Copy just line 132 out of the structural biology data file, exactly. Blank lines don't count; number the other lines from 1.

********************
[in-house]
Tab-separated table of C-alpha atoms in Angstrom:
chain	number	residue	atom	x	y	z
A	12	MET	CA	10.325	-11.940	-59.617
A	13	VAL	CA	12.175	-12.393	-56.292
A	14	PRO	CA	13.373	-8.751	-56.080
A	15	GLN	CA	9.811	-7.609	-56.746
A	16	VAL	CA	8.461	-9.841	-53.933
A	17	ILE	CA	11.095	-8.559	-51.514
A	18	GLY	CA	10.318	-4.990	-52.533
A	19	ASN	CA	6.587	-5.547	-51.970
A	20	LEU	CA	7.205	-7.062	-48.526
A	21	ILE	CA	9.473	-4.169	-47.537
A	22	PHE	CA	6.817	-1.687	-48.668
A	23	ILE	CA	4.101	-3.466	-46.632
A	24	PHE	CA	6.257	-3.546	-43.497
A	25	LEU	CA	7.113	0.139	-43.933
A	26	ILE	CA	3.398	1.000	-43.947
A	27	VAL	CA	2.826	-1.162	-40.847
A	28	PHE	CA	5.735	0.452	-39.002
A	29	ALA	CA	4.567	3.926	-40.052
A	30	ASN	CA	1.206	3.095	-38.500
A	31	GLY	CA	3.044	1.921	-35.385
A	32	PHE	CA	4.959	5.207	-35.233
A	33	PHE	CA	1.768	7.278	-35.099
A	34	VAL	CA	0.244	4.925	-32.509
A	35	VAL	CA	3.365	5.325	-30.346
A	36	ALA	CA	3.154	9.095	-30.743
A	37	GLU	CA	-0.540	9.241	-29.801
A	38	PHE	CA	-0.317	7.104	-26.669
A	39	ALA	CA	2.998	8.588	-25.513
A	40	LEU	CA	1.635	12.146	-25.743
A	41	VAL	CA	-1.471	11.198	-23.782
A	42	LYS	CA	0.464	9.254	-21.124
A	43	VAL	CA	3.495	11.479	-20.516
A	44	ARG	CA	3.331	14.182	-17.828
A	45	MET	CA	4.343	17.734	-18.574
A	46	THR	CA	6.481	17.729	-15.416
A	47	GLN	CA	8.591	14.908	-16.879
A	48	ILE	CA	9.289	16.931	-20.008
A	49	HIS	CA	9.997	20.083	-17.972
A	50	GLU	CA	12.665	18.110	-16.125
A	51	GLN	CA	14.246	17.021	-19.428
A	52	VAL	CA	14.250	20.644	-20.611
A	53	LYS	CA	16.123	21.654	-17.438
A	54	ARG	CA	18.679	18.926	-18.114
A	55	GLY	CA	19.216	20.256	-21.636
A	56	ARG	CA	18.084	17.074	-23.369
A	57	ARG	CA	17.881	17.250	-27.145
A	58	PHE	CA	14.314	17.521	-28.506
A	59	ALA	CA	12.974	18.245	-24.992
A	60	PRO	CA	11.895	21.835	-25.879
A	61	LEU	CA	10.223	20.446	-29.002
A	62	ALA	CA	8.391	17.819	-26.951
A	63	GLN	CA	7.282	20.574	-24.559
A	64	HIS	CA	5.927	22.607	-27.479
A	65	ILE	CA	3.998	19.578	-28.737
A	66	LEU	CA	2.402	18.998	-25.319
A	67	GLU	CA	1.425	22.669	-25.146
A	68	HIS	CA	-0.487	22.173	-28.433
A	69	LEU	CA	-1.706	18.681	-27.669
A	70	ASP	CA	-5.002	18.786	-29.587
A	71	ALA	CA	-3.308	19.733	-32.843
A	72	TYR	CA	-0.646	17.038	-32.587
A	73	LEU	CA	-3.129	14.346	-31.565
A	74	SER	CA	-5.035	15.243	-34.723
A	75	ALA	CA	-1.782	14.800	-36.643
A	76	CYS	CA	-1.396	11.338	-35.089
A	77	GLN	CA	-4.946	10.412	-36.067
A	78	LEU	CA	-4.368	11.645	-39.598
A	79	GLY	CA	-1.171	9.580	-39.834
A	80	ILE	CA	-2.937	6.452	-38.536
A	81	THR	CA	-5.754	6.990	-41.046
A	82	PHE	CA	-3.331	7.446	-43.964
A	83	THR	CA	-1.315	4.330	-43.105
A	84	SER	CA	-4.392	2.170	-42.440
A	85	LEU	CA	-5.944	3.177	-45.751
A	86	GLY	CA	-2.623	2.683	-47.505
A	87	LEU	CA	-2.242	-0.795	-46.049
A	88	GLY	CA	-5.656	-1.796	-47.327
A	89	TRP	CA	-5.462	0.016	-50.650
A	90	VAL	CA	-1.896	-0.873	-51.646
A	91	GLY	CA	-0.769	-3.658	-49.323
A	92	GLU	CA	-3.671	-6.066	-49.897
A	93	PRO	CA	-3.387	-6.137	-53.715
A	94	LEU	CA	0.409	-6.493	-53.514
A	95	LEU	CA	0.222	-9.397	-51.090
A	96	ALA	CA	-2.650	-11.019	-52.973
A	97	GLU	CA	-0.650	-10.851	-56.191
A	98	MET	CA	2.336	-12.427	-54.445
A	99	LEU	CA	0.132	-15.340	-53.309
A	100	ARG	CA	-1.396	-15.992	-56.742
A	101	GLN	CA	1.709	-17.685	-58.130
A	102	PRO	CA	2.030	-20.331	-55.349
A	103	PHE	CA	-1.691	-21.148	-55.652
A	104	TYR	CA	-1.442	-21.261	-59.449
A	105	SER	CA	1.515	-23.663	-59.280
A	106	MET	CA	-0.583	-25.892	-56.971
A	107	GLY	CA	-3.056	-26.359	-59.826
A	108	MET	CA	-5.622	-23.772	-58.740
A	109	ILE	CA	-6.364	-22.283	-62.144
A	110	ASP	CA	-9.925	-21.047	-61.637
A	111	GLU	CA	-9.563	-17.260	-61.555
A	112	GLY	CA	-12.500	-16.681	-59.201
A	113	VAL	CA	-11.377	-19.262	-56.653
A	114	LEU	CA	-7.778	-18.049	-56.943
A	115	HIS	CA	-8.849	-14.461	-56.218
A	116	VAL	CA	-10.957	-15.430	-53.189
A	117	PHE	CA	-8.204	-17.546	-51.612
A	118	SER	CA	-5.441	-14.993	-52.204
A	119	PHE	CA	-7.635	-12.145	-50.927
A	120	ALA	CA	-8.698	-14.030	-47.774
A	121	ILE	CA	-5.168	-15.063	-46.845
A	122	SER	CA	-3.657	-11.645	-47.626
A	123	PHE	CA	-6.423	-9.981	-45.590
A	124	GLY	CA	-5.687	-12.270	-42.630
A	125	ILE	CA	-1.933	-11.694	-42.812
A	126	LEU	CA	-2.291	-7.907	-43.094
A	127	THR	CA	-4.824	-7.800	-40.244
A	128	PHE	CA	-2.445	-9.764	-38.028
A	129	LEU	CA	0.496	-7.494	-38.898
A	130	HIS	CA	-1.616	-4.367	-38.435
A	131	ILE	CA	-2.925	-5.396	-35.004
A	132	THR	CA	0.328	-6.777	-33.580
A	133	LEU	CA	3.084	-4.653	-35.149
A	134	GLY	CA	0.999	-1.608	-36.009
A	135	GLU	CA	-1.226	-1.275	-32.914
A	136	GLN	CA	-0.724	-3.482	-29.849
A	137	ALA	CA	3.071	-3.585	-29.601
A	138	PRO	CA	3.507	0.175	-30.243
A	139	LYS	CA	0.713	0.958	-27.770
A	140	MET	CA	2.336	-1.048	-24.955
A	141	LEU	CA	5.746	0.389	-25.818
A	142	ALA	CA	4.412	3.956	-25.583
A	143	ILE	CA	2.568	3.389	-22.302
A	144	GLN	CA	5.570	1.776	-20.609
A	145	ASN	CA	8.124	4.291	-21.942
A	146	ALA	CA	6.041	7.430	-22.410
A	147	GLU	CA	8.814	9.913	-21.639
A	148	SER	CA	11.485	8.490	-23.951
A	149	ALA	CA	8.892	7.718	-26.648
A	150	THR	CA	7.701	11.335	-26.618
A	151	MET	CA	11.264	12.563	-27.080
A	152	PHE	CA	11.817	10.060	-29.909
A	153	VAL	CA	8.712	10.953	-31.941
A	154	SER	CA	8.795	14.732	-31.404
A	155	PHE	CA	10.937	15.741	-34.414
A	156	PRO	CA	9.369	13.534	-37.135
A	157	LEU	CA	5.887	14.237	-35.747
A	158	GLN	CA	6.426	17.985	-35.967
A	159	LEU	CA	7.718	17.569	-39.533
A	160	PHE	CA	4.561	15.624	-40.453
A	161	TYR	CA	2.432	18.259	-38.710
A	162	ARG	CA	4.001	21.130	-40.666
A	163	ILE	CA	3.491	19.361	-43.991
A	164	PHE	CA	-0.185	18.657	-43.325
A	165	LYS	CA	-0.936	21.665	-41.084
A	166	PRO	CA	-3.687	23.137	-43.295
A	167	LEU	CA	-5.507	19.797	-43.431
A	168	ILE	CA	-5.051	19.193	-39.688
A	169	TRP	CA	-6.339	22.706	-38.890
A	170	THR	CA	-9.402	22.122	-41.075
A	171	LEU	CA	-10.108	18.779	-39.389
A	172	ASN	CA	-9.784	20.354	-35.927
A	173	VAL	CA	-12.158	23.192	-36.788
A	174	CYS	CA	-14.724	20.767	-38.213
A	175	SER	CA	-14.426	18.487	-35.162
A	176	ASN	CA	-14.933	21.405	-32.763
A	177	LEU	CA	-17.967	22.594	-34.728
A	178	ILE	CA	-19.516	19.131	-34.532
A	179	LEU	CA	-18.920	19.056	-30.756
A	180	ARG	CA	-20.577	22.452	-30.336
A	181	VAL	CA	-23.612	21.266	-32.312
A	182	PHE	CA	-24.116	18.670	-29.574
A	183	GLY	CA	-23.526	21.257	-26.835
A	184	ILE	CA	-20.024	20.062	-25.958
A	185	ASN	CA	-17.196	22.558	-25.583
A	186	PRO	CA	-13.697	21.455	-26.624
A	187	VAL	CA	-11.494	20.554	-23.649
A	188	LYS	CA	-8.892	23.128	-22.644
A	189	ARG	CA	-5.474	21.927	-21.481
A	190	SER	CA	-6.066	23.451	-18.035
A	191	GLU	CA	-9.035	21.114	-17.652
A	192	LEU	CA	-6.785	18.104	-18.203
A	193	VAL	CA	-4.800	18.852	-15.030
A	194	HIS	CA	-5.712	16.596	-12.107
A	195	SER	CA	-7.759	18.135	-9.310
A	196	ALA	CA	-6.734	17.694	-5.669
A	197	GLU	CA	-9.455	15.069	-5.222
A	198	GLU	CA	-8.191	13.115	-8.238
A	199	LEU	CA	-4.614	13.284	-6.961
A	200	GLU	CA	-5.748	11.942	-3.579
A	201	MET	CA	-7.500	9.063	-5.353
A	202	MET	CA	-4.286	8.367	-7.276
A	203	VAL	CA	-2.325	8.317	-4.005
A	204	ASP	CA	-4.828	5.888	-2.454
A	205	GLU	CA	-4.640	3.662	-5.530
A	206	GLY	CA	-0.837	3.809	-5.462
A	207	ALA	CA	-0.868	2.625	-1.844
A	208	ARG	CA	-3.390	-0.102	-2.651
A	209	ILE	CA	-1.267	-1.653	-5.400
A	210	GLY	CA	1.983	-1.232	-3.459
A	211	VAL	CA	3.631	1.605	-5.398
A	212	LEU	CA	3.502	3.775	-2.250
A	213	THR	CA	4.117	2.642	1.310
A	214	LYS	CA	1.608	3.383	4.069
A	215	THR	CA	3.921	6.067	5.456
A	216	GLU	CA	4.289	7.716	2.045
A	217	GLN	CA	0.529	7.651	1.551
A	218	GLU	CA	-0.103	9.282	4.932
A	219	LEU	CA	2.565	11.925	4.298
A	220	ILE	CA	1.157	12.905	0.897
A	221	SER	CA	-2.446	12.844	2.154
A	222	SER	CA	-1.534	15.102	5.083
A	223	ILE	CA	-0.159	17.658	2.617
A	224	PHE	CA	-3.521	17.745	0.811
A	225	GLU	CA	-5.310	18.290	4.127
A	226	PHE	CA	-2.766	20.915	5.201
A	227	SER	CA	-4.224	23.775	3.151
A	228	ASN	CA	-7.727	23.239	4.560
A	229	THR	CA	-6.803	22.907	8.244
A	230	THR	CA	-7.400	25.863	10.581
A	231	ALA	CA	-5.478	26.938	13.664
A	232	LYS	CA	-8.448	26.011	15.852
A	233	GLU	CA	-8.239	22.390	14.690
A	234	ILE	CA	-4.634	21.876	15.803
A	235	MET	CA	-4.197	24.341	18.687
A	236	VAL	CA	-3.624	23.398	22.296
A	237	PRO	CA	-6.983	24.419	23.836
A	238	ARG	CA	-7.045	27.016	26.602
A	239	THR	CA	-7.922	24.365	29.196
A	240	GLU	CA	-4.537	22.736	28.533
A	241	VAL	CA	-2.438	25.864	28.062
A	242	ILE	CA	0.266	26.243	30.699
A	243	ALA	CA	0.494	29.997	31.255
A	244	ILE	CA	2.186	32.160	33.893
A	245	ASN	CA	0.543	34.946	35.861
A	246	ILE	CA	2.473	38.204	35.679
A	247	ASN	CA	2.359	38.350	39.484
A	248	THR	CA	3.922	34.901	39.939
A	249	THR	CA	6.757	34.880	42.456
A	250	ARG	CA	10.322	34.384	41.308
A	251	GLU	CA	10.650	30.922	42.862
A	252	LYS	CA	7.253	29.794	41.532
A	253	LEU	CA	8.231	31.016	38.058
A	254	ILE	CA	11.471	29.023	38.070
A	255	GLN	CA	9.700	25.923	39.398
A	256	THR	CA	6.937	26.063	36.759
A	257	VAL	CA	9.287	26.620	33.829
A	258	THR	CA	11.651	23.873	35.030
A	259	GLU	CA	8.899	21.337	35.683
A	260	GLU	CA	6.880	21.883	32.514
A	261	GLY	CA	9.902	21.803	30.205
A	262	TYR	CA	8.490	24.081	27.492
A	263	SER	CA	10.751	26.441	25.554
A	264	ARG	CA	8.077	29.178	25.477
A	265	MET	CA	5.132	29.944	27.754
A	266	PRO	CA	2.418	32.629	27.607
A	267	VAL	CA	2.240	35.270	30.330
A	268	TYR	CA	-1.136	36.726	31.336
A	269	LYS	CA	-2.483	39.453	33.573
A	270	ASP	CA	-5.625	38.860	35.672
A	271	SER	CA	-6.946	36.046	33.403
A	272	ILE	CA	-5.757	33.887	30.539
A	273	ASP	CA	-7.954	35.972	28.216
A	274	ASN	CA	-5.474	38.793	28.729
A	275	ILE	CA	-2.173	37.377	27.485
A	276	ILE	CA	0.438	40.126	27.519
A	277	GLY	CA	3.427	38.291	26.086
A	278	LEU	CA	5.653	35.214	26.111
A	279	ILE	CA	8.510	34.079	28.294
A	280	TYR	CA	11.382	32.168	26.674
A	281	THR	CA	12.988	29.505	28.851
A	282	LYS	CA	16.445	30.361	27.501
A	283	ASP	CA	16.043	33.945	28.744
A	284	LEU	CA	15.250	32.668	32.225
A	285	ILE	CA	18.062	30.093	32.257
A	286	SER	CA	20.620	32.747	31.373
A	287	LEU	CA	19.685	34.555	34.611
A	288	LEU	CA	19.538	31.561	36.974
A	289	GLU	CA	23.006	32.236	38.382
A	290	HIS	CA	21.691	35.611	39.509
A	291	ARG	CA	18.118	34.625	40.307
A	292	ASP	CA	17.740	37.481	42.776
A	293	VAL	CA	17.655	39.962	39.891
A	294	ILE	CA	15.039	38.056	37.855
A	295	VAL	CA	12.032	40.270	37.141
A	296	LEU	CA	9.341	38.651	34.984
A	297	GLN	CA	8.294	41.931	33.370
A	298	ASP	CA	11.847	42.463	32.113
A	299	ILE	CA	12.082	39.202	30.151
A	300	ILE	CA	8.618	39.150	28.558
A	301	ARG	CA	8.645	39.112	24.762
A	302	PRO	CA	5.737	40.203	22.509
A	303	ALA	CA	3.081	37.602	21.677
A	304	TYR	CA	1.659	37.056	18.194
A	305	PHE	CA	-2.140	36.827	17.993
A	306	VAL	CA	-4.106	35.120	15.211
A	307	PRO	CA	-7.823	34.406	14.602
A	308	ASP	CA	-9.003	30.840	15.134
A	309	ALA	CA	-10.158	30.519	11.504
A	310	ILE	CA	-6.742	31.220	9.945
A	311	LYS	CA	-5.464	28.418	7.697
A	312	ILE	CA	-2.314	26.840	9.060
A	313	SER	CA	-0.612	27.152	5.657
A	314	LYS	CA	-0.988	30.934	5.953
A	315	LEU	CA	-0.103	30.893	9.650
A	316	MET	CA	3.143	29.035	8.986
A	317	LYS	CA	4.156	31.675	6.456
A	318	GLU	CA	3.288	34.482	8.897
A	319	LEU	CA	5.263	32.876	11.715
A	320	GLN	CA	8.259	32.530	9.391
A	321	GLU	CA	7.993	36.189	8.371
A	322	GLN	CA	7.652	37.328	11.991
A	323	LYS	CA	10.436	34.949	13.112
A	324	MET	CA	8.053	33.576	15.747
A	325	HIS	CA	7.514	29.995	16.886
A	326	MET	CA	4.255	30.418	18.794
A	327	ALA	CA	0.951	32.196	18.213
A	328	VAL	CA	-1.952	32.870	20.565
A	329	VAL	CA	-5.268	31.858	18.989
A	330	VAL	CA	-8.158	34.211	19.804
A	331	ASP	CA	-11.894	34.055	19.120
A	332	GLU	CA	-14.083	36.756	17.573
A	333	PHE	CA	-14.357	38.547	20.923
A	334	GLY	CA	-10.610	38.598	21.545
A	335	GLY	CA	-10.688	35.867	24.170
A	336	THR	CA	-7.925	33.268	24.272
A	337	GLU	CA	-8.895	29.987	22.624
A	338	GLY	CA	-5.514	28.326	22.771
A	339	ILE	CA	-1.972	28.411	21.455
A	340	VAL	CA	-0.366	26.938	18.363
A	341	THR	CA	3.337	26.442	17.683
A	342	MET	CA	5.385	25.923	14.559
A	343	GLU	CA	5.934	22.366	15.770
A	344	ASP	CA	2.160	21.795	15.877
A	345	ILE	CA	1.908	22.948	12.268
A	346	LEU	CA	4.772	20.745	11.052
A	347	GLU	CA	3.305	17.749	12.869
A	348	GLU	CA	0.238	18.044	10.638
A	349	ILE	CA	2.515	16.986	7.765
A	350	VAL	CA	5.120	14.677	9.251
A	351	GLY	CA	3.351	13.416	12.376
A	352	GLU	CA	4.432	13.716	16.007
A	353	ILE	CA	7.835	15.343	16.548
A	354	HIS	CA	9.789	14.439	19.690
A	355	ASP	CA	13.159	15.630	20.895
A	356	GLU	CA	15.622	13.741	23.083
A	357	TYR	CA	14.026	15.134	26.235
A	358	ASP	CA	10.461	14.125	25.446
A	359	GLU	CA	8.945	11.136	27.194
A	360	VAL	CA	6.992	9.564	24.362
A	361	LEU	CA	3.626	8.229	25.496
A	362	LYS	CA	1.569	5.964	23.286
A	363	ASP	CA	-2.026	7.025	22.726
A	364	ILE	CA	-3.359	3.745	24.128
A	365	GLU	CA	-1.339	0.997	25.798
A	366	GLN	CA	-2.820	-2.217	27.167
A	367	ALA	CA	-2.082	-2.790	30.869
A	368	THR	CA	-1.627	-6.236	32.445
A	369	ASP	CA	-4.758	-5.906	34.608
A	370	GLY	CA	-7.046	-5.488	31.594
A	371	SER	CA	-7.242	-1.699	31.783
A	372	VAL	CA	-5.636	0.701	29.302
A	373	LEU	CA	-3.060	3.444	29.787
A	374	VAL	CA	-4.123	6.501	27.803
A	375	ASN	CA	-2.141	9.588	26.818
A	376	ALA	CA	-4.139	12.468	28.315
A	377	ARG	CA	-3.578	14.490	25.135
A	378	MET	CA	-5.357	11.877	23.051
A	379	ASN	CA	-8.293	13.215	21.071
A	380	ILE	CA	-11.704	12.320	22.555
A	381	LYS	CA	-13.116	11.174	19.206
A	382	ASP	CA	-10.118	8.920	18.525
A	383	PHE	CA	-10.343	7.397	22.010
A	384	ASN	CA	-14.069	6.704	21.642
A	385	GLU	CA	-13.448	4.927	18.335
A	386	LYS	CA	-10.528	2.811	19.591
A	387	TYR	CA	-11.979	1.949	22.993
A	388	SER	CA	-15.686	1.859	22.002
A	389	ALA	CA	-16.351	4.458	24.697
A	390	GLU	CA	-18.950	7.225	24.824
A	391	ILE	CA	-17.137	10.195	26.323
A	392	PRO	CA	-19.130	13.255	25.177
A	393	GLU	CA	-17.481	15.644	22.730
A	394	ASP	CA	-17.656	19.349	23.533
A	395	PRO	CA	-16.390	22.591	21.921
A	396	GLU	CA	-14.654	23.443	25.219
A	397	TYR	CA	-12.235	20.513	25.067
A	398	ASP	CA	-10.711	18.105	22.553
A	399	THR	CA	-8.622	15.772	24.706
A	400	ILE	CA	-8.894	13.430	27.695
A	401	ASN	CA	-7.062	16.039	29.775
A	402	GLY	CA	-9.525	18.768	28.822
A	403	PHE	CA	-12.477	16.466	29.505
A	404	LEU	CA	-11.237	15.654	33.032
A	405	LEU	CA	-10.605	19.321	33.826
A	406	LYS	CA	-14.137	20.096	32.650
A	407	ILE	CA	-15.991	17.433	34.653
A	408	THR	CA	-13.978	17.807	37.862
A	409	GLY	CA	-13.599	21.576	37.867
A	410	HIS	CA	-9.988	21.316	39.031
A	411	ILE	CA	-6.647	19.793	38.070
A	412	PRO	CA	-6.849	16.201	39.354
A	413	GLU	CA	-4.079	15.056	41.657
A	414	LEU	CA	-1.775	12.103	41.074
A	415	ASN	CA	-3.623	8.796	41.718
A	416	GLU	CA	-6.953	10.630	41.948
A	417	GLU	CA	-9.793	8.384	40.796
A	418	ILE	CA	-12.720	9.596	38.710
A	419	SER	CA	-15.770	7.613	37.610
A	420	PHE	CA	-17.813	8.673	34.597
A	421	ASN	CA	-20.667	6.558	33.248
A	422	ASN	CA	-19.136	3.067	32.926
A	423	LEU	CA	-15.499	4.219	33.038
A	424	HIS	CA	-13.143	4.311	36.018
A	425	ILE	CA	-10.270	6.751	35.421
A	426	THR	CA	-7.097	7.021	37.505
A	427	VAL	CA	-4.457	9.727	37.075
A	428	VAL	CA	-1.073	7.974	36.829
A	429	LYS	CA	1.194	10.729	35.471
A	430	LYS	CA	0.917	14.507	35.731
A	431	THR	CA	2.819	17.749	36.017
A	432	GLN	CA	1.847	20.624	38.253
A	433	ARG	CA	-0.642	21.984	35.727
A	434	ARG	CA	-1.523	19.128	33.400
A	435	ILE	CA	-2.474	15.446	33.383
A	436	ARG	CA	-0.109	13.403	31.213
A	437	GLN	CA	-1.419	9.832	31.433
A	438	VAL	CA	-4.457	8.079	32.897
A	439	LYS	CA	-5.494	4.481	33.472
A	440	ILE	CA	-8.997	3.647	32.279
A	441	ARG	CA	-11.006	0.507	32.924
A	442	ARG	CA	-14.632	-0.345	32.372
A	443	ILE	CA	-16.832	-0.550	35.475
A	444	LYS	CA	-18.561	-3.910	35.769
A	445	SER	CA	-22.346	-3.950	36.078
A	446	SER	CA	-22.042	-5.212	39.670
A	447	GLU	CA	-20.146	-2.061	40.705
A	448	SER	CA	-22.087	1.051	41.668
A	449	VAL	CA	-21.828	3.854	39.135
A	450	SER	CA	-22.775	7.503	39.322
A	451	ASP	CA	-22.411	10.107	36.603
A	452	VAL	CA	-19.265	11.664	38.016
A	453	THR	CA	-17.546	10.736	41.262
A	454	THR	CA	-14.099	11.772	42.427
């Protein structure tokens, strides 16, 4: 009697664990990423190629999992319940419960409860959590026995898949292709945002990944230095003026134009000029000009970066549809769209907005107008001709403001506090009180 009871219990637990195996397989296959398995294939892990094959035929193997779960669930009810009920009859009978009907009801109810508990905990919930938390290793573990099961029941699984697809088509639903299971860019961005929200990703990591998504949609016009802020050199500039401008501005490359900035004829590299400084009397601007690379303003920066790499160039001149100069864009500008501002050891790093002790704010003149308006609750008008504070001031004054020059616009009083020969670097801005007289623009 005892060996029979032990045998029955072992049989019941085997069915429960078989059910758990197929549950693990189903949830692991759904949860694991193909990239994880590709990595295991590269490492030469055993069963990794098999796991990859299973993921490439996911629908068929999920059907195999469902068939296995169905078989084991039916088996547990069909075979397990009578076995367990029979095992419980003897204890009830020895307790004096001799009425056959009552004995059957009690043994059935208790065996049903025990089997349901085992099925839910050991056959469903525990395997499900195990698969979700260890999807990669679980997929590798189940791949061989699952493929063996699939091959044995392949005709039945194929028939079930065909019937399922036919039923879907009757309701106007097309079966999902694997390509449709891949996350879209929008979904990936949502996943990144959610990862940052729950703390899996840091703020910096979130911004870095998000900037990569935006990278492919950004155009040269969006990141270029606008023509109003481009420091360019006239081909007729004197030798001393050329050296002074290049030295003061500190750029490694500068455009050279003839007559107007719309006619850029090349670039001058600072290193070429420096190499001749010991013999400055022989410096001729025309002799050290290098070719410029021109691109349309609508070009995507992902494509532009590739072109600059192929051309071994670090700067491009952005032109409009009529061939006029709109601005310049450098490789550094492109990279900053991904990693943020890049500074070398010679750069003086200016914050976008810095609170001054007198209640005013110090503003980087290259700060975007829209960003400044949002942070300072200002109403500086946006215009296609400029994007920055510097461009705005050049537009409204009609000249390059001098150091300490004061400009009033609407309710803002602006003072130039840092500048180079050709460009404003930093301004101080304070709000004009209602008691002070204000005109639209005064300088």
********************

A	140	MET	CA	2.336	-1.048	-24.955